Snoring Linked to an Increased Risk of Cancer
New research shows that snoring increases your cancer risk five fold. Snoring and other types of sleep disordered breathing (SDP) deprives the body of enough oxygen and low blood oxygen is linked to the development of cancerous tumors.
The prevention of snoring could be worth its weight in gold in terms of cancer prevention. Researchers are looking at more than 1,500 people with snoring problems that had been present for more than 22 years.
Those with the most severe snoring problems were 4.8 times more likely to develop cancerous tumors while those with moderate SDB were at double the risk. Those with only minor sleep problems were at only a 10 percent increased risk, according to researchers at the University of Wisconsin-Madison, as reported on The Telegraph.
The Connection Between SDP and Cancer
Obstructive sleep apnea was by far the most common sleep disorder--a disorder also associated with obesity, diabetes, high blood pressure, and heart attacks. Researchers tested whether it was just overall bad health which caused SDP, and as a result, cancer. But even when the results were adjusted for factors including age, weight, sex, and smoking, the link was still present.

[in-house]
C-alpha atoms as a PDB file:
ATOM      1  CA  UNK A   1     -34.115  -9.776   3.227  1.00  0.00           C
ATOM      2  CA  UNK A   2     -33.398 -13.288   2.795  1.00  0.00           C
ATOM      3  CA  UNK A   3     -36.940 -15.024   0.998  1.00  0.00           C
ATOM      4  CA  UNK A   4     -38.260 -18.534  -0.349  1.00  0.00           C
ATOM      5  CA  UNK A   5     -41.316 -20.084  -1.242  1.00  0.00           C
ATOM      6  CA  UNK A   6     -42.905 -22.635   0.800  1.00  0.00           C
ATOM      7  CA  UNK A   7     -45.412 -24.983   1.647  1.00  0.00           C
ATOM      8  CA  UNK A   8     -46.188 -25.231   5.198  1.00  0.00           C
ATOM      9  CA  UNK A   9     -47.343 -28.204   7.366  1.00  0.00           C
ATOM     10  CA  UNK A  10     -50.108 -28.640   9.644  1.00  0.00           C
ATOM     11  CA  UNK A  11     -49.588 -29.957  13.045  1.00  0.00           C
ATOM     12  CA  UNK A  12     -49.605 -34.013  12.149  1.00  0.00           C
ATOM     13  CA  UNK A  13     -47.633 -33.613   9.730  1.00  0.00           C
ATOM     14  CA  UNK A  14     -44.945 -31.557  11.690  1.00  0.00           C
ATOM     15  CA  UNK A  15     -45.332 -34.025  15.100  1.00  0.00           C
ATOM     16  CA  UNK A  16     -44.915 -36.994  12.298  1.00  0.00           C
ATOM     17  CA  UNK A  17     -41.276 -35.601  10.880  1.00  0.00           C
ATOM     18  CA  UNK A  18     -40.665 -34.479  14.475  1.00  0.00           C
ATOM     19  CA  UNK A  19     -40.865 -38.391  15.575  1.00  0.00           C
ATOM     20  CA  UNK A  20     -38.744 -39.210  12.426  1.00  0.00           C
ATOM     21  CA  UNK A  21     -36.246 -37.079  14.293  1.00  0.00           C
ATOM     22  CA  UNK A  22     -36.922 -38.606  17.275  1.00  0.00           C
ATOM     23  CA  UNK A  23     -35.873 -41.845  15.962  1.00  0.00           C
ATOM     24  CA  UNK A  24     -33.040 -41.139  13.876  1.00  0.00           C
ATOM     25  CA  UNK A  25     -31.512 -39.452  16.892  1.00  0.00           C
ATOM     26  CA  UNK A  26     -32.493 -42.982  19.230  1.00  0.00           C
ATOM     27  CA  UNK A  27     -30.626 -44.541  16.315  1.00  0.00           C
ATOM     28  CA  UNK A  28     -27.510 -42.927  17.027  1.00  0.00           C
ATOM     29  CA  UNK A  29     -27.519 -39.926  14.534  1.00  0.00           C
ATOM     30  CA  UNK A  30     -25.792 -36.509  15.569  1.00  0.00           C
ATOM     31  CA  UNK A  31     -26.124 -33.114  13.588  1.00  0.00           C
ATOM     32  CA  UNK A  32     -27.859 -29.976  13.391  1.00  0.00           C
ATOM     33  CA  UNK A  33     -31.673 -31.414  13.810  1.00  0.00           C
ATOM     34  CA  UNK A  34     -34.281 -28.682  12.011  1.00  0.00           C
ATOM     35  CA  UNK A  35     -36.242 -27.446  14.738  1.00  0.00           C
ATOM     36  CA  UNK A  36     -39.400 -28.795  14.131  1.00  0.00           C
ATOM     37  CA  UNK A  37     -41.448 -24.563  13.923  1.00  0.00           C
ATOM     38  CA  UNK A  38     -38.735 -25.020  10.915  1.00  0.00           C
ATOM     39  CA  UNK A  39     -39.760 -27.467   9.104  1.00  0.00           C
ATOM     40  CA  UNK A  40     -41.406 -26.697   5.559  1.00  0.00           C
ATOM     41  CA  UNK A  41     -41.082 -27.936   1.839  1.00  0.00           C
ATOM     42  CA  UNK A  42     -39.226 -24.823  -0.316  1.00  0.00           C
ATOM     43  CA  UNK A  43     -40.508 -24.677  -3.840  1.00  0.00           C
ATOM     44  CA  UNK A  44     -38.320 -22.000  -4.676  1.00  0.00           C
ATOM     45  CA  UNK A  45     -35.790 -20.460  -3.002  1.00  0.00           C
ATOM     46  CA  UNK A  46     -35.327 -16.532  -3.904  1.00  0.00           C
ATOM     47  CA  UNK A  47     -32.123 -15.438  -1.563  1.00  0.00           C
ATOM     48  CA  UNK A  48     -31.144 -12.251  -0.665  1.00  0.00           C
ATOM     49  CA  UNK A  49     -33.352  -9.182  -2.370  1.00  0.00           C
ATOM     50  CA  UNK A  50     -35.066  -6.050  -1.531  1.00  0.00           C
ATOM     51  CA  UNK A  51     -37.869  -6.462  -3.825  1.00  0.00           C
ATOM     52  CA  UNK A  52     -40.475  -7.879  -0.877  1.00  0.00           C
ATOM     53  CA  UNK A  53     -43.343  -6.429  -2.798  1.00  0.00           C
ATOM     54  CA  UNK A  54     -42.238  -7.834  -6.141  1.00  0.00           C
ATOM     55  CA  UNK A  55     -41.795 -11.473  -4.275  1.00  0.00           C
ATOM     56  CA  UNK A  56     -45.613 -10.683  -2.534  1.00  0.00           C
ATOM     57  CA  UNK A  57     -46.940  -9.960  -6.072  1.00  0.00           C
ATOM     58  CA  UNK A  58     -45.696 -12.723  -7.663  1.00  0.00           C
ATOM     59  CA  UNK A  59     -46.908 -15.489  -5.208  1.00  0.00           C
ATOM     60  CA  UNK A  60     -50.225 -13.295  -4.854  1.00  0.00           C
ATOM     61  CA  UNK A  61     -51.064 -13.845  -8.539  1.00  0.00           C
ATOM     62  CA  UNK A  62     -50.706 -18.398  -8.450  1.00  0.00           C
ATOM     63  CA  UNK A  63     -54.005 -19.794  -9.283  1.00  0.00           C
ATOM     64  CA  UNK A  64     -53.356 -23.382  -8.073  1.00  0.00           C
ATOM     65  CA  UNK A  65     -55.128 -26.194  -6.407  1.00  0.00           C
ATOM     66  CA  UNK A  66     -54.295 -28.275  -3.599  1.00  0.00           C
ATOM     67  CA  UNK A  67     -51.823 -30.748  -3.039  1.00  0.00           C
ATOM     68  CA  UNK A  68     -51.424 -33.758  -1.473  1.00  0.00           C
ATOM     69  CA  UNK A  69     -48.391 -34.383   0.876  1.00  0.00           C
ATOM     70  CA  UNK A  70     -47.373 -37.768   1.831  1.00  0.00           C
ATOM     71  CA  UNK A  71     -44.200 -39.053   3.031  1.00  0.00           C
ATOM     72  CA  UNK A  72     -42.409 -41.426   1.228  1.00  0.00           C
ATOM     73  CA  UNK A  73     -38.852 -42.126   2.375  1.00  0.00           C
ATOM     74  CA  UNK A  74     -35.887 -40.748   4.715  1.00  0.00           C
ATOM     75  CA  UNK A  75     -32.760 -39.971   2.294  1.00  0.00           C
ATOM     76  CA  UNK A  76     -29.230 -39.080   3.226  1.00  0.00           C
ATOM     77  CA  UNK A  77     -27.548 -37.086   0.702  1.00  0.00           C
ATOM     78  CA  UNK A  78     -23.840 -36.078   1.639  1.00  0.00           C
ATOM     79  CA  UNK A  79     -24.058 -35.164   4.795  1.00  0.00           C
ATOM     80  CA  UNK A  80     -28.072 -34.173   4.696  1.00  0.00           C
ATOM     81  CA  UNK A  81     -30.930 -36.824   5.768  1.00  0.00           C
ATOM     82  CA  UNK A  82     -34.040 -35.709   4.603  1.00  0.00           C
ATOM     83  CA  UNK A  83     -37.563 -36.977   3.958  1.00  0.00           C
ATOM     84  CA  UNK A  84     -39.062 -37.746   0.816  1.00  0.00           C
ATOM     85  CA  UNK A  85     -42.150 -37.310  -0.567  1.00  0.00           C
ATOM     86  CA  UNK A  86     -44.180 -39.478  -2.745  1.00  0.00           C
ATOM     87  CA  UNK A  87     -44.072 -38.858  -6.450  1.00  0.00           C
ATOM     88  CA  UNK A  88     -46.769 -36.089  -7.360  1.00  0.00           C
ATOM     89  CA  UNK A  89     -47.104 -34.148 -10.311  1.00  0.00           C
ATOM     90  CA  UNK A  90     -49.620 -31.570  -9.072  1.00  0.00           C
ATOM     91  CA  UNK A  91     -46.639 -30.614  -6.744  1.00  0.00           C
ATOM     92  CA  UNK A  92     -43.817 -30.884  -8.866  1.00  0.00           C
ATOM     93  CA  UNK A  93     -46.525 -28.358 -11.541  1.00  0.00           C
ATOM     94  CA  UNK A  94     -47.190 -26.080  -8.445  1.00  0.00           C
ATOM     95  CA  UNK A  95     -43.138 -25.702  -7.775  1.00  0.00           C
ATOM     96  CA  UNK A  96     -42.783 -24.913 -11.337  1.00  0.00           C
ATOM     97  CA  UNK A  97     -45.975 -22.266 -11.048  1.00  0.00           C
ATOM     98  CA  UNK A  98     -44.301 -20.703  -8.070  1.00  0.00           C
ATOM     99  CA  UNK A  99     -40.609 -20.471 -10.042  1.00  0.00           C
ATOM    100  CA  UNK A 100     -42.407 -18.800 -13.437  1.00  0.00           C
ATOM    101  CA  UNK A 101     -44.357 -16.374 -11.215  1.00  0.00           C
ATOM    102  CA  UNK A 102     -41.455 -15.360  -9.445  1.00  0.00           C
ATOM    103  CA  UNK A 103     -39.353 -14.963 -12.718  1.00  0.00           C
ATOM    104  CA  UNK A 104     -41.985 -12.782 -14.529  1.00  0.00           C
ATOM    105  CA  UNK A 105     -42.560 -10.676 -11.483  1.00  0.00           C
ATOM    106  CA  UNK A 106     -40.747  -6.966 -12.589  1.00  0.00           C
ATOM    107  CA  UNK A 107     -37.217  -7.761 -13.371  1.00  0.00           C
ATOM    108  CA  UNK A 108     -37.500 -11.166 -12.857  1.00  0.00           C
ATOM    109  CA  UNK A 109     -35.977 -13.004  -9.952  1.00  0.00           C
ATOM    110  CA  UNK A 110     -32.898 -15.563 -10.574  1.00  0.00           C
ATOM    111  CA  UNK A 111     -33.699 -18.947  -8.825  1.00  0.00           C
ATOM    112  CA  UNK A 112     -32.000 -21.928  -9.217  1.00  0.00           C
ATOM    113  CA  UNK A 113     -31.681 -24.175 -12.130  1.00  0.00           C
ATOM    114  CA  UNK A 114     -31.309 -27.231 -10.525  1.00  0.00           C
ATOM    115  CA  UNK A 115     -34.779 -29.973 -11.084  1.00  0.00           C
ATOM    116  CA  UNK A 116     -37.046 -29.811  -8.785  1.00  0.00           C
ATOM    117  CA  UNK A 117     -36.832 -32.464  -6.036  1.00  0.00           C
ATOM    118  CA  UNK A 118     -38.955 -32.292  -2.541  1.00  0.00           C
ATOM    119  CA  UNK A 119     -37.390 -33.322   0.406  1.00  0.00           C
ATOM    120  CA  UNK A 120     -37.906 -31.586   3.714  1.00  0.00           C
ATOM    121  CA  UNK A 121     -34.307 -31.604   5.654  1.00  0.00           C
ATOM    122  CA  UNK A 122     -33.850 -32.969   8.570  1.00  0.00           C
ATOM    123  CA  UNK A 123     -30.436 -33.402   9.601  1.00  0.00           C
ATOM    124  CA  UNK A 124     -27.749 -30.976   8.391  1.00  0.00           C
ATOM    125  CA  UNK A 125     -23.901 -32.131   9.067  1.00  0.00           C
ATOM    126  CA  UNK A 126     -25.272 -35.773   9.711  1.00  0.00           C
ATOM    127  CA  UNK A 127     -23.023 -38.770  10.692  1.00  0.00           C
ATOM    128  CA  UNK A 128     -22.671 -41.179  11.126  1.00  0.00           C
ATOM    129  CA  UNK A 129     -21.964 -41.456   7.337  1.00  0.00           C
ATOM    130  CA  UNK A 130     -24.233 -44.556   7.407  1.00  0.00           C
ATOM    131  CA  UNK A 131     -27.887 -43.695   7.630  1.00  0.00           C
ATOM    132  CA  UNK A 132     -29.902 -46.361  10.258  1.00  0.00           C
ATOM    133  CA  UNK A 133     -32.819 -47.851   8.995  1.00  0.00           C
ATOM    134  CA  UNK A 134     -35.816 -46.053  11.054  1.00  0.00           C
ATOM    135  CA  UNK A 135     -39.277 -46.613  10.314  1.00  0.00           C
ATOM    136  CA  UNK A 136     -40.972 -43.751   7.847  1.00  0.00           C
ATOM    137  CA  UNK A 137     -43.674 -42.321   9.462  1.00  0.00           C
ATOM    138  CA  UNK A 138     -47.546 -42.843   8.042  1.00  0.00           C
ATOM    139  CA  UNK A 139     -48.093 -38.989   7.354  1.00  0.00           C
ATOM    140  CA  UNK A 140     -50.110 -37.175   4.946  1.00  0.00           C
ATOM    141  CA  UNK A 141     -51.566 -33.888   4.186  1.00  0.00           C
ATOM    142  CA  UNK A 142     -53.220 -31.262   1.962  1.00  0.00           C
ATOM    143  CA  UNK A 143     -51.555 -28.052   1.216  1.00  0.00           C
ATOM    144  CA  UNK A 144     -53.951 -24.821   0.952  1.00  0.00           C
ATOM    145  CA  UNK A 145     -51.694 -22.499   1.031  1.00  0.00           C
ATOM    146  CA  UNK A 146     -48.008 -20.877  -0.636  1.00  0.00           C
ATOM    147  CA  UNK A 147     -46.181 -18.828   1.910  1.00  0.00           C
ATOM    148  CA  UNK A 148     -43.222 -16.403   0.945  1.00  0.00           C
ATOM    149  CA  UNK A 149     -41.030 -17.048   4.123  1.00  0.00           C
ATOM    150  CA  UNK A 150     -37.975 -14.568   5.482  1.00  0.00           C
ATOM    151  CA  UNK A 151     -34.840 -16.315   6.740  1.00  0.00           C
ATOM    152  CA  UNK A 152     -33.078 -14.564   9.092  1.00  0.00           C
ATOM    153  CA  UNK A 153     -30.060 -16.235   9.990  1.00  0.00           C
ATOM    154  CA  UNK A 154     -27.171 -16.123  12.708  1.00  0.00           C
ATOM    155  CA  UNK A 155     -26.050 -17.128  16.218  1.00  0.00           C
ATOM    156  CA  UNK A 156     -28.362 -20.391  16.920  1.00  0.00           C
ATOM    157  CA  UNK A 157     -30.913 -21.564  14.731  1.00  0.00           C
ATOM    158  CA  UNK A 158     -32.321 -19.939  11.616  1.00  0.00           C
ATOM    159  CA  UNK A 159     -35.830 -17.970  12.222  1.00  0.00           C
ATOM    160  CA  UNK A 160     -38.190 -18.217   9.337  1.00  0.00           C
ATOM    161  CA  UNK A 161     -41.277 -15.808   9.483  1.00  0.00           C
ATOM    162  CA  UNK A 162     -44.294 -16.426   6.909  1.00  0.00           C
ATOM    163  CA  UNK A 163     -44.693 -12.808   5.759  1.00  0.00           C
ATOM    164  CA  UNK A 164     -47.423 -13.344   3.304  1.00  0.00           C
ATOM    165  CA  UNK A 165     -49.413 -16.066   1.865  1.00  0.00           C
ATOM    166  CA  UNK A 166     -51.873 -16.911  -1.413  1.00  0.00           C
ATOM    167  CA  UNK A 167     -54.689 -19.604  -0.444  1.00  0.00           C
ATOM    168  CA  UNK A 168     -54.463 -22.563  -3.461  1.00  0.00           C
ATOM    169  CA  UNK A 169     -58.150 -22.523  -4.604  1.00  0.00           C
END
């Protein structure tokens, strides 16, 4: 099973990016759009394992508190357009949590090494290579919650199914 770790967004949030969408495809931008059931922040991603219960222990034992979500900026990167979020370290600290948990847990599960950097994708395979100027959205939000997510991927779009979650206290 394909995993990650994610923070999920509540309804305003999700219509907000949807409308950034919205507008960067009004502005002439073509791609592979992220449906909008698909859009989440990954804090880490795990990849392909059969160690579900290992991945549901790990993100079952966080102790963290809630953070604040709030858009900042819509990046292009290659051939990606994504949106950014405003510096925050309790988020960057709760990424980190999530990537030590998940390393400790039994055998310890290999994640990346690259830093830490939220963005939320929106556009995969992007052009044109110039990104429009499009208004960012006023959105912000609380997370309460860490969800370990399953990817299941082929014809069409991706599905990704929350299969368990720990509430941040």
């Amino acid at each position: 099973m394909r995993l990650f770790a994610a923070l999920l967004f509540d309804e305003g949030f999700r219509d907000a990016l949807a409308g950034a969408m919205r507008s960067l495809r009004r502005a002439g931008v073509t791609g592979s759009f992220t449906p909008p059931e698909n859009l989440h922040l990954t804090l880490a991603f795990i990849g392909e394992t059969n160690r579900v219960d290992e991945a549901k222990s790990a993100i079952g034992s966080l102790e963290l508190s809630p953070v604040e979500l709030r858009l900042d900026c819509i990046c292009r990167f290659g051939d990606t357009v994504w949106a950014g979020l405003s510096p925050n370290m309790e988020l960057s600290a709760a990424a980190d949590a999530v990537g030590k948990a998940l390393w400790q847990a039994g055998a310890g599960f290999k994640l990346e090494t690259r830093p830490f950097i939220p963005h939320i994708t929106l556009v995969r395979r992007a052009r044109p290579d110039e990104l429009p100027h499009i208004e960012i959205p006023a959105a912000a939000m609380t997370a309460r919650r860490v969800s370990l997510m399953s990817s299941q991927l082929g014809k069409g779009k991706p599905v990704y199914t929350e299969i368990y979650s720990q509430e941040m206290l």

According to the Telegraph, “[l]aboratory studies have also shown that intermittent hypoxia - or low oxygen levels - promotes tumour growth in mice with skin cancer. Lack of oxygen stimulates the generation of blood vessels that nourish tumours, a process known as angiogenesis”
Snoring is caused by a number of different factors including nasal conditions, swollen tissues due to allergies, upper respiratory infections, deviated septum, and sleep apnea. It can also be caused by the muscles in the tongue becoming too relaxed during sleep due to drinking alcohol and drowsy medications.
You can reduce snoring by achieving a healthy weight, sleeping on your side, using nasal strips, treating congestion in your nasal passages with a neti pot, and avoiding too much booze.